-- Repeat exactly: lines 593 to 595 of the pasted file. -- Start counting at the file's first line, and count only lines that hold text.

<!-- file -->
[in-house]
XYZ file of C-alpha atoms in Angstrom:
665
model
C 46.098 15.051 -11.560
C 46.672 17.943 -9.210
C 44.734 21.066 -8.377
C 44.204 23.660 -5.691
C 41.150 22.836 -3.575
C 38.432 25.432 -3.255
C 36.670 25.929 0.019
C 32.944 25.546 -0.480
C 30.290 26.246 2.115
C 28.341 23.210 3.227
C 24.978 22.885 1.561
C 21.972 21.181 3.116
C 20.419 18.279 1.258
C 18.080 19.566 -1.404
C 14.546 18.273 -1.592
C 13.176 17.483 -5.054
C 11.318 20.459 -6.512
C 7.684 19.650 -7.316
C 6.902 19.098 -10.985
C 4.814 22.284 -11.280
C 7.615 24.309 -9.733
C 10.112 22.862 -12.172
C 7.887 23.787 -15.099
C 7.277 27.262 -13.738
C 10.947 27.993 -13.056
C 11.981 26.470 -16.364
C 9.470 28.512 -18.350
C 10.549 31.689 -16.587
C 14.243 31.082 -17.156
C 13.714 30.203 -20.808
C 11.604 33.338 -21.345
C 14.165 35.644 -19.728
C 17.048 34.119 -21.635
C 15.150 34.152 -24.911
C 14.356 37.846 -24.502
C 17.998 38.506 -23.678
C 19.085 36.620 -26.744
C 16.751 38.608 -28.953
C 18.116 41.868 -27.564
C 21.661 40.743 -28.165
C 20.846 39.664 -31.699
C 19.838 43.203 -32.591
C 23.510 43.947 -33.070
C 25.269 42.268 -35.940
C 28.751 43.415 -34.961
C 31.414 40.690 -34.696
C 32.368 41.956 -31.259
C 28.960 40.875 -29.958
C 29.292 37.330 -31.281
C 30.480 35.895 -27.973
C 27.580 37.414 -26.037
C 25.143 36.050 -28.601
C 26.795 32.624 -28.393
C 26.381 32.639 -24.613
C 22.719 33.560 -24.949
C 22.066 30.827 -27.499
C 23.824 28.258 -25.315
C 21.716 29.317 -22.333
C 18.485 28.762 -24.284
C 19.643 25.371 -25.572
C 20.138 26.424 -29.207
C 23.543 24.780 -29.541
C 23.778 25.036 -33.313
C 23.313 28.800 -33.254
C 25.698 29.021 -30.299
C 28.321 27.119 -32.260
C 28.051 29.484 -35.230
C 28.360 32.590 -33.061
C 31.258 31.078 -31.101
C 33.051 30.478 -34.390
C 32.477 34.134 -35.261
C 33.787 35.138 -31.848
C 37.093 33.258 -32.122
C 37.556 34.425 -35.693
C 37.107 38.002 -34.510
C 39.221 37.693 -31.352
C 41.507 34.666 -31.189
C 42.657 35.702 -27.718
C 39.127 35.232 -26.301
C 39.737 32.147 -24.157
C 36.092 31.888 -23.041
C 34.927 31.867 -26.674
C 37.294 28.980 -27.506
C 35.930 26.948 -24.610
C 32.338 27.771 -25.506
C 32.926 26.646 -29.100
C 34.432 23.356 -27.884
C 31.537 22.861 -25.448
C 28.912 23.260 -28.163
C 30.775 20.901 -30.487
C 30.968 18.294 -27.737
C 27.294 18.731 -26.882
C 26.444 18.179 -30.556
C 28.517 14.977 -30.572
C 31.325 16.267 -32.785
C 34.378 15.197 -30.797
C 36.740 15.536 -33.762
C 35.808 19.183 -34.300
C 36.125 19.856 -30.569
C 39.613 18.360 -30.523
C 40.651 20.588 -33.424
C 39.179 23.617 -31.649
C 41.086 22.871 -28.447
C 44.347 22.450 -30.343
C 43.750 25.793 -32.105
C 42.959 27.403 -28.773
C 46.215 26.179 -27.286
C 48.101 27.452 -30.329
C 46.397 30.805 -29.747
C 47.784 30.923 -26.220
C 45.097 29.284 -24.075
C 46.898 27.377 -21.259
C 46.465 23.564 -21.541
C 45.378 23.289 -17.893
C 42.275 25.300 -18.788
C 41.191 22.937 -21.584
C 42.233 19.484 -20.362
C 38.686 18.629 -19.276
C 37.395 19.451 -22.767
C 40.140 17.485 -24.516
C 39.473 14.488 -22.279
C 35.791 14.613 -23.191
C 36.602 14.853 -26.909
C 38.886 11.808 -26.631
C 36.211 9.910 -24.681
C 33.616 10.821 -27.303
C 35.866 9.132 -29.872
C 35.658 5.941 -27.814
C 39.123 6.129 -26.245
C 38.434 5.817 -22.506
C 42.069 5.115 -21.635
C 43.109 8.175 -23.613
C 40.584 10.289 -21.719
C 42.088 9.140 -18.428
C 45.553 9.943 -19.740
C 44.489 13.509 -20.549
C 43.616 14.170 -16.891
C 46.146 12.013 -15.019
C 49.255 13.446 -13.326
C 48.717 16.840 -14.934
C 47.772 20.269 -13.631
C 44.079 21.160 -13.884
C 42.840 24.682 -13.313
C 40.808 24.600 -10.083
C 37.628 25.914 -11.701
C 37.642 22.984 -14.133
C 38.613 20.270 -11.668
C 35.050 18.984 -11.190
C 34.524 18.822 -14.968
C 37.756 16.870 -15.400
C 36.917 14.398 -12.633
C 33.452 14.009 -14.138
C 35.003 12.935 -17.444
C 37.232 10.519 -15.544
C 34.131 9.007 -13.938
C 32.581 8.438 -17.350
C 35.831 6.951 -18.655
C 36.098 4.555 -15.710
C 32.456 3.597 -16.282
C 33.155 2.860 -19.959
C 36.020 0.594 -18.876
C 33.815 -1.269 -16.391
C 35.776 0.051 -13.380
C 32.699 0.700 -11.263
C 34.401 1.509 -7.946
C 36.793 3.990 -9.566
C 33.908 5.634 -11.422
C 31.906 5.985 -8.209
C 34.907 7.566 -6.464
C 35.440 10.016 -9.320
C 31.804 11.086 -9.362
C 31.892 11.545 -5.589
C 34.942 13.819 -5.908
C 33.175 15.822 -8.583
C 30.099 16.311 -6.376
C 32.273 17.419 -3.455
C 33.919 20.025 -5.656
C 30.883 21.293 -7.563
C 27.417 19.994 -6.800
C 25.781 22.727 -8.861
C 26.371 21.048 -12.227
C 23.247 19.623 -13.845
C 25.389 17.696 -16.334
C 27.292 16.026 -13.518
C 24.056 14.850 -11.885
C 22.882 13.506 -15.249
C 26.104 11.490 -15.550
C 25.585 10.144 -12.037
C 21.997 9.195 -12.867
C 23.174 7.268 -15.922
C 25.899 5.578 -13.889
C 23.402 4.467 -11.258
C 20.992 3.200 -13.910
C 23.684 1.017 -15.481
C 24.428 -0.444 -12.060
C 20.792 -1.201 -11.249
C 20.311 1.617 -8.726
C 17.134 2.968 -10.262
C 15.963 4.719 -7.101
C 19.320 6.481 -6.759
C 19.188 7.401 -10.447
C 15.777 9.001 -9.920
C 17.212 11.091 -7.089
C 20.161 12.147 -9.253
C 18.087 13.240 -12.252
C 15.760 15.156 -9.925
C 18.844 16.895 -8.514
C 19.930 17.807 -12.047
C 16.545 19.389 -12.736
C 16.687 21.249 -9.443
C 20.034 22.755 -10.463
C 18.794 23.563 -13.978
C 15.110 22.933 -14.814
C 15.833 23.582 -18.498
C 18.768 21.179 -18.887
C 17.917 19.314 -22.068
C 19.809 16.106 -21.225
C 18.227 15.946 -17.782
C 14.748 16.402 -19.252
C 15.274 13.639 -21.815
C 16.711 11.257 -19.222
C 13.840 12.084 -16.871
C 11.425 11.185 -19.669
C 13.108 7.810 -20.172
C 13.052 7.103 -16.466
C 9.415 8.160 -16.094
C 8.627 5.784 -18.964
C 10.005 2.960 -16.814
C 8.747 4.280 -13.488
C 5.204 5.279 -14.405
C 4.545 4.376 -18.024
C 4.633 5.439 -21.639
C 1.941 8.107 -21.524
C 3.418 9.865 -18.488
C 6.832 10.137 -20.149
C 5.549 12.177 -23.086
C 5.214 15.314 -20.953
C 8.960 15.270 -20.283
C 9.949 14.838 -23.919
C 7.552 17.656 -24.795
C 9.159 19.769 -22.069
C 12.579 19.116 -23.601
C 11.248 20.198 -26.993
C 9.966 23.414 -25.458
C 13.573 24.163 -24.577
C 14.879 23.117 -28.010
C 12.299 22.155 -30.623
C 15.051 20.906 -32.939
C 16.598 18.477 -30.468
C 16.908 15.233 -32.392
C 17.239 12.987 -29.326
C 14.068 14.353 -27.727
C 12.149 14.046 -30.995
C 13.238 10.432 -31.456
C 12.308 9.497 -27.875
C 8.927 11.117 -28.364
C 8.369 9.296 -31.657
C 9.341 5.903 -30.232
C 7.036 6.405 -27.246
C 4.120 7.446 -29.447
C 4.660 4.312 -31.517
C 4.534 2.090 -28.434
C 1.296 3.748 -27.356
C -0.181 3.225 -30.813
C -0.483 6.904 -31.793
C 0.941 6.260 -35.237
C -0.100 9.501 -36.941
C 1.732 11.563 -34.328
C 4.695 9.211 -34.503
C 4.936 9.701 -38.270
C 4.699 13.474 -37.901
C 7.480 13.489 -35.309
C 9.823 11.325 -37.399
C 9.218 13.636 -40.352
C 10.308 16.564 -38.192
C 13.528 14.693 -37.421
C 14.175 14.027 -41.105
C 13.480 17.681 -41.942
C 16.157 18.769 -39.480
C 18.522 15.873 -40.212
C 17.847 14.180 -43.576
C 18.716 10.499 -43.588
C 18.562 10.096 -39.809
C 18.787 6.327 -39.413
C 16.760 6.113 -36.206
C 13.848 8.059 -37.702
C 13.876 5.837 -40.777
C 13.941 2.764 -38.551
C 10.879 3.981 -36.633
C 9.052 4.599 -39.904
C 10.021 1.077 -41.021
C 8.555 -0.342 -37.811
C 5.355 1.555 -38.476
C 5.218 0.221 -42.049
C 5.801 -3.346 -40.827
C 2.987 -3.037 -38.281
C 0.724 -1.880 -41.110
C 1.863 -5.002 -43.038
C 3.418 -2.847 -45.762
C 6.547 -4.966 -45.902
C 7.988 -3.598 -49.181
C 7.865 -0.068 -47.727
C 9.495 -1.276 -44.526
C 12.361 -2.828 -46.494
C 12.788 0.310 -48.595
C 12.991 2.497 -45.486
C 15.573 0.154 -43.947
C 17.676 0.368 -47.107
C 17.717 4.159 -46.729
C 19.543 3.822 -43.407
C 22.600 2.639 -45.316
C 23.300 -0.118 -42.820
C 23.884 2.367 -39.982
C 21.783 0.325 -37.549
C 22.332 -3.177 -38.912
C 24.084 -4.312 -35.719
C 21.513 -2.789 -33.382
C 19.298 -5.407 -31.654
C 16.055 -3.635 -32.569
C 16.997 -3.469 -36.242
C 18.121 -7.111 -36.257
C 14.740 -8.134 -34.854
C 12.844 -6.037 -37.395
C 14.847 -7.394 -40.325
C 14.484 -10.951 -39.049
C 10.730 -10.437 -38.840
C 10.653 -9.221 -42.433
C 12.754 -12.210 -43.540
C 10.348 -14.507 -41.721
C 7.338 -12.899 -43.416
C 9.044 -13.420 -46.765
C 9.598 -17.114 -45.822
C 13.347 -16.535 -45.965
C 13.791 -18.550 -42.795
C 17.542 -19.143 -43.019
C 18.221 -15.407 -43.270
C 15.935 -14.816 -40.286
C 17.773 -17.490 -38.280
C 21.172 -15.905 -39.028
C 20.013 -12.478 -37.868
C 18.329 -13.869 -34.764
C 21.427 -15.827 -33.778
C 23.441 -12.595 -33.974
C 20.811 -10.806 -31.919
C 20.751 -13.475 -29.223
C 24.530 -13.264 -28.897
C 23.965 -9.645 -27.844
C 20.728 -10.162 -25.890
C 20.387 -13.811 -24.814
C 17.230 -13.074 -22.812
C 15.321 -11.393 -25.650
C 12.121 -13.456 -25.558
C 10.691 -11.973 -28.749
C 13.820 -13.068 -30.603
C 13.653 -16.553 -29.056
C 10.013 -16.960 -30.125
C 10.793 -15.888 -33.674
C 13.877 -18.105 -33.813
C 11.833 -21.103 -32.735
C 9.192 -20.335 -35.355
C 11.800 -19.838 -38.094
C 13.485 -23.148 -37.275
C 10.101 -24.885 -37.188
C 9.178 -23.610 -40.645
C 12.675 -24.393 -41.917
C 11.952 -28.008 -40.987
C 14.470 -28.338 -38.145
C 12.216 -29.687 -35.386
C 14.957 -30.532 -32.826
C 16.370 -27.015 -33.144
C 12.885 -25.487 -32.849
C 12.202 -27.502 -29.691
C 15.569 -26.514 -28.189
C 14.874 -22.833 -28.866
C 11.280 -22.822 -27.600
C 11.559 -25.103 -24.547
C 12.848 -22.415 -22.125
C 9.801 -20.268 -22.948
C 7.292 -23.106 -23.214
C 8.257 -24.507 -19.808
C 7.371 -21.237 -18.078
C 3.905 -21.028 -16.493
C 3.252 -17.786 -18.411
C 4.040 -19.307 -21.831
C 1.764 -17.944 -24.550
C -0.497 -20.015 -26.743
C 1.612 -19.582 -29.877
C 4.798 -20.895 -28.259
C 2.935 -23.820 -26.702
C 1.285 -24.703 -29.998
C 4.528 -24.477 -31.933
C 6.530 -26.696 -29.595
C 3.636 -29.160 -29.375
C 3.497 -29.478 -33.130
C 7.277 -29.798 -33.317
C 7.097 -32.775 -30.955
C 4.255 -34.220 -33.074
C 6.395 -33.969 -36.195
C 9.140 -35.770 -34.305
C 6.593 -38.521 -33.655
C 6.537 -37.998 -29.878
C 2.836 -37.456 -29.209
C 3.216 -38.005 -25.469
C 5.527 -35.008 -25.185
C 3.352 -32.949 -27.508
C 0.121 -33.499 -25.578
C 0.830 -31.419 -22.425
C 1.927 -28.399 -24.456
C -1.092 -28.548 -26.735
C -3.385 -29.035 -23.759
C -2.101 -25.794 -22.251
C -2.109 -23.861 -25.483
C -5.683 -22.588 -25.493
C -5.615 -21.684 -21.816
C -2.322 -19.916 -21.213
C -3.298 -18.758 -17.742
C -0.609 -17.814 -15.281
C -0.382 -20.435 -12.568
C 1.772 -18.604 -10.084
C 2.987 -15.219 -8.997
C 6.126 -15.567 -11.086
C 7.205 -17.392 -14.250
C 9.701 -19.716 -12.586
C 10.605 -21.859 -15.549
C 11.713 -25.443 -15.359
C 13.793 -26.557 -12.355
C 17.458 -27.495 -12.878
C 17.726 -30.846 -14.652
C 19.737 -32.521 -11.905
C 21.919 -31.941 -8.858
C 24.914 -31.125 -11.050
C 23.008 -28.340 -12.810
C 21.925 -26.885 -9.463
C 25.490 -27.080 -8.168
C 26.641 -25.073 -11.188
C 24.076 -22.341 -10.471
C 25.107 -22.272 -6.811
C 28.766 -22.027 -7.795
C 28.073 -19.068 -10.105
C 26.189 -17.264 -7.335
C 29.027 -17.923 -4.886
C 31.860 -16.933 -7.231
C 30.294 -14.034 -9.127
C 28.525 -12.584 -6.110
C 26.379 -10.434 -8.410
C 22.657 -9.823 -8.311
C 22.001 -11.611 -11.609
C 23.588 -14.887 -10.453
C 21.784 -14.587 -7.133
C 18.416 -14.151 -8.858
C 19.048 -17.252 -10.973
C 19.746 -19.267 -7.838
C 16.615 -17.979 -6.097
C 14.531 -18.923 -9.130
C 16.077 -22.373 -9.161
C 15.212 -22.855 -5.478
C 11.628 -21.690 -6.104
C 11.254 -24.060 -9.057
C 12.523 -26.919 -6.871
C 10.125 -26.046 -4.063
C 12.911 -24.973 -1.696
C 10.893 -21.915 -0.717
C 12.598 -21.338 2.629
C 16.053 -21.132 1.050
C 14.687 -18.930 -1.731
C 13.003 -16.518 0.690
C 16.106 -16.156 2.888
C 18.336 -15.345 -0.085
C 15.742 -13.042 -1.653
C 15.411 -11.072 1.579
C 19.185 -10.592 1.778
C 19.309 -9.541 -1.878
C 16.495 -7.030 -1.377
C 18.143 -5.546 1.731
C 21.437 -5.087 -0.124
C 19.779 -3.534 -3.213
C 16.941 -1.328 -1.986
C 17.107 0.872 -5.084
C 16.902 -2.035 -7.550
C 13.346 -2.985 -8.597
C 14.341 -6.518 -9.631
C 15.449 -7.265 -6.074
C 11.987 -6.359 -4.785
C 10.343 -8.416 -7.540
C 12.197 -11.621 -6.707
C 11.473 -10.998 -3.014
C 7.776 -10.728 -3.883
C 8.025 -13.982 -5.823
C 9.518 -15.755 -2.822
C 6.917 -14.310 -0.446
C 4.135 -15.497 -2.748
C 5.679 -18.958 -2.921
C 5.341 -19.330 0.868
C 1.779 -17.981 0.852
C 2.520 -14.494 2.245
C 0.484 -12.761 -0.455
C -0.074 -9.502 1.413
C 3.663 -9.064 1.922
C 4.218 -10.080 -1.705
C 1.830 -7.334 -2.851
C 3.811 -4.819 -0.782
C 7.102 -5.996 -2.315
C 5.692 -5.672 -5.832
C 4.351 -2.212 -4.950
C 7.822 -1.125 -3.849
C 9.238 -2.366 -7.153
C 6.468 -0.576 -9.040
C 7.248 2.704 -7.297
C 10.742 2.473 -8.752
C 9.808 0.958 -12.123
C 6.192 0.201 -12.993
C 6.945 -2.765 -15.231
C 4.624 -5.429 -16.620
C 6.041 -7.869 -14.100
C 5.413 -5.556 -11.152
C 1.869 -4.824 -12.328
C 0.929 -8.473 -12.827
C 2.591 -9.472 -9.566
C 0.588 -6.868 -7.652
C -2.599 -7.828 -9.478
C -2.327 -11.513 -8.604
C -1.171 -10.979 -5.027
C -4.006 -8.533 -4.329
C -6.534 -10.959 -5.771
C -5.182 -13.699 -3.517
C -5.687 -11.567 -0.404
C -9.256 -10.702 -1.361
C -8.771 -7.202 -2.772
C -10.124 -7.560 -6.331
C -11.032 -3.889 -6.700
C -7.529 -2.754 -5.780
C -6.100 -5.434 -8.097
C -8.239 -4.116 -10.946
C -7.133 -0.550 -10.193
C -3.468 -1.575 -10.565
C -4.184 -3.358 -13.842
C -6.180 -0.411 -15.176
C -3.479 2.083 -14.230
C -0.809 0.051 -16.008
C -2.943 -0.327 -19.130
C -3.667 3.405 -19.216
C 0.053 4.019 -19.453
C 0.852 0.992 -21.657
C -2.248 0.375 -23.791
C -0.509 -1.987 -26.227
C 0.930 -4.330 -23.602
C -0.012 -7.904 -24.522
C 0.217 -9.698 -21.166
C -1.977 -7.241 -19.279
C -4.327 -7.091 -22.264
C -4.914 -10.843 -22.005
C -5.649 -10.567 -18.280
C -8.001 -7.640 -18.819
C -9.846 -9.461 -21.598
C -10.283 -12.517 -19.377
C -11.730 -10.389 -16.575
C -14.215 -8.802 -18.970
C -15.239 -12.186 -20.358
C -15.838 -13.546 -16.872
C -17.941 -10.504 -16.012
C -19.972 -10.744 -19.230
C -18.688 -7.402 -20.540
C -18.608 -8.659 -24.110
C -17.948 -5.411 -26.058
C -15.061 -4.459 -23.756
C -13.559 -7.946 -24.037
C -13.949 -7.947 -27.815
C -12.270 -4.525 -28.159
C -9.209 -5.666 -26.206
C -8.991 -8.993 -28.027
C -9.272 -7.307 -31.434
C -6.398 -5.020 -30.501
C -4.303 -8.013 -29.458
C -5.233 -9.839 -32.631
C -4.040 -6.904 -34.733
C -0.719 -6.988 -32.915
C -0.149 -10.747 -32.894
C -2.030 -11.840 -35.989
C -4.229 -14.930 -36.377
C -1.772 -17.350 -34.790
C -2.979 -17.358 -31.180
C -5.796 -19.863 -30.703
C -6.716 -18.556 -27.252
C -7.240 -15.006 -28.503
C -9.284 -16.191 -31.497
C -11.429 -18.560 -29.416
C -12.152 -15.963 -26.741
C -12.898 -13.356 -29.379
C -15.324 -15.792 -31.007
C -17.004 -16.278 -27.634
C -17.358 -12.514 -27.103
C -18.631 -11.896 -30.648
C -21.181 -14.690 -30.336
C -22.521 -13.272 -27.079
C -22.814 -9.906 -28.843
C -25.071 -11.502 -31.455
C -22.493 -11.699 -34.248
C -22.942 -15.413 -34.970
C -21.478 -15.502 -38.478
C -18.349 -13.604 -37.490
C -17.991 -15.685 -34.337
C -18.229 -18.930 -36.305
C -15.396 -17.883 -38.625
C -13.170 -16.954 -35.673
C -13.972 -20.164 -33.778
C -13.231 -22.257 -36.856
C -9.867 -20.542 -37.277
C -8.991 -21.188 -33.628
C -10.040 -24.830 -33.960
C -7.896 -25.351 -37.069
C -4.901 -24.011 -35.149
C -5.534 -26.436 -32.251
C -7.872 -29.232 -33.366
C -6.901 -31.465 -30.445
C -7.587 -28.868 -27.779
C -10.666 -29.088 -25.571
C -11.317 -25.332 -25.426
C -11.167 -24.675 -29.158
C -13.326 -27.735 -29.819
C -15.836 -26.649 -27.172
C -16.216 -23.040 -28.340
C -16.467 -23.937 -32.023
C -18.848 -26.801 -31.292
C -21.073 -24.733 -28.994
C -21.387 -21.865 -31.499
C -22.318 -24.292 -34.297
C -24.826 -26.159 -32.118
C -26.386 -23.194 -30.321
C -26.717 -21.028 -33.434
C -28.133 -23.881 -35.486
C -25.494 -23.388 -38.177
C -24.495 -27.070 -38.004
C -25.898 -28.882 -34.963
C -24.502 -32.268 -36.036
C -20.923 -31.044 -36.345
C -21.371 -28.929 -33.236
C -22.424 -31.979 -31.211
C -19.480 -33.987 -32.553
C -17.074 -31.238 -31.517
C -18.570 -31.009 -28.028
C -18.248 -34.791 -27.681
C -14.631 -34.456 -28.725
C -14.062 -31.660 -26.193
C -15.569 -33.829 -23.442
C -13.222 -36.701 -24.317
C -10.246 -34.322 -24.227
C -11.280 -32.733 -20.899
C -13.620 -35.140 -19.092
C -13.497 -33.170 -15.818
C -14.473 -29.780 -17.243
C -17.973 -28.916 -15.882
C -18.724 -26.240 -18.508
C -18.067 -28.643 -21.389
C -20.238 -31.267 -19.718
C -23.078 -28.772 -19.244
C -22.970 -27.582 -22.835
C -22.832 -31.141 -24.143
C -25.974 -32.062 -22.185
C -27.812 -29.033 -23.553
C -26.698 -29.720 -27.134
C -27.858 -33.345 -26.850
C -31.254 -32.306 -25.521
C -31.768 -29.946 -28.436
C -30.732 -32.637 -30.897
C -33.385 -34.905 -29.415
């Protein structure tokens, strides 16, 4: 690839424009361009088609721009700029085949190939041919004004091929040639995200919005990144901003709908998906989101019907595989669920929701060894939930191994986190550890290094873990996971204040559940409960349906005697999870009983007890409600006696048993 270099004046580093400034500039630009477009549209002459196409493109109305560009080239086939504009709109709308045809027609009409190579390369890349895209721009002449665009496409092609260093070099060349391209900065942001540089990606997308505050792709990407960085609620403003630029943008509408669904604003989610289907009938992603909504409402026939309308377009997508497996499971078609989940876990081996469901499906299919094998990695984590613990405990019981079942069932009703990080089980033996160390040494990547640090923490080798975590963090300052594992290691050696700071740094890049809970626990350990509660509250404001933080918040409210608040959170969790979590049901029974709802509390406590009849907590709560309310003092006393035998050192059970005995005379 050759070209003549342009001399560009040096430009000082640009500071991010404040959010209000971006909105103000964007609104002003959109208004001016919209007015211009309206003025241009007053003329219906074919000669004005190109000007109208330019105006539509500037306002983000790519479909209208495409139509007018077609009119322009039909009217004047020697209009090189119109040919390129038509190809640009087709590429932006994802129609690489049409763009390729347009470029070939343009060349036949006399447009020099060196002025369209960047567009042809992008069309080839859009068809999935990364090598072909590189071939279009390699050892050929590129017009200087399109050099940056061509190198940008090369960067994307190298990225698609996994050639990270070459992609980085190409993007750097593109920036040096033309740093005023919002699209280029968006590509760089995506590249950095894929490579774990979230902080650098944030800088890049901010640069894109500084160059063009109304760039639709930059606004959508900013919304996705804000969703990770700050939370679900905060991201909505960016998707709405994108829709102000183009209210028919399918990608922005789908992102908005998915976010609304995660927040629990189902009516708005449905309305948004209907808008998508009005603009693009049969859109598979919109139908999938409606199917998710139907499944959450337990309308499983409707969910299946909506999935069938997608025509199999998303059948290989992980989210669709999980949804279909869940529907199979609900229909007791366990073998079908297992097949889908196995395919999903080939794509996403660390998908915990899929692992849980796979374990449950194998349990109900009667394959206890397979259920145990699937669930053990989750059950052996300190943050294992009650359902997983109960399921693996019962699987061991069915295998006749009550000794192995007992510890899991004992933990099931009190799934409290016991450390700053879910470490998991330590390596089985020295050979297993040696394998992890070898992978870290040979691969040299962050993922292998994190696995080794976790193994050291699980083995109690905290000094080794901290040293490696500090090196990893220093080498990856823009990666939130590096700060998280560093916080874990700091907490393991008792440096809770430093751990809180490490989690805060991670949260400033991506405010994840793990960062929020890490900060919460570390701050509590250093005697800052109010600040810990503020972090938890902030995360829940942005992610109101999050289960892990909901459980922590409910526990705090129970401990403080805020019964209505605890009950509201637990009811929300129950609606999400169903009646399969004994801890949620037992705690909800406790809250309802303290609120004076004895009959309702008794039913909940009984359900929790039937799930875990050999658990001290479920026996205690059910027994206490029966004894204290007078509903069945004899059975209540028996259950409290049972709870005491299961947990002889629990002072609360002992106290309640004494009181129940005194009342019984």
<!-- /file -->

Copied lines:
C -15.324 -15.792 -31.007
C -17.004 -16.278 -27.634
C -17.358 -12.514 -27.103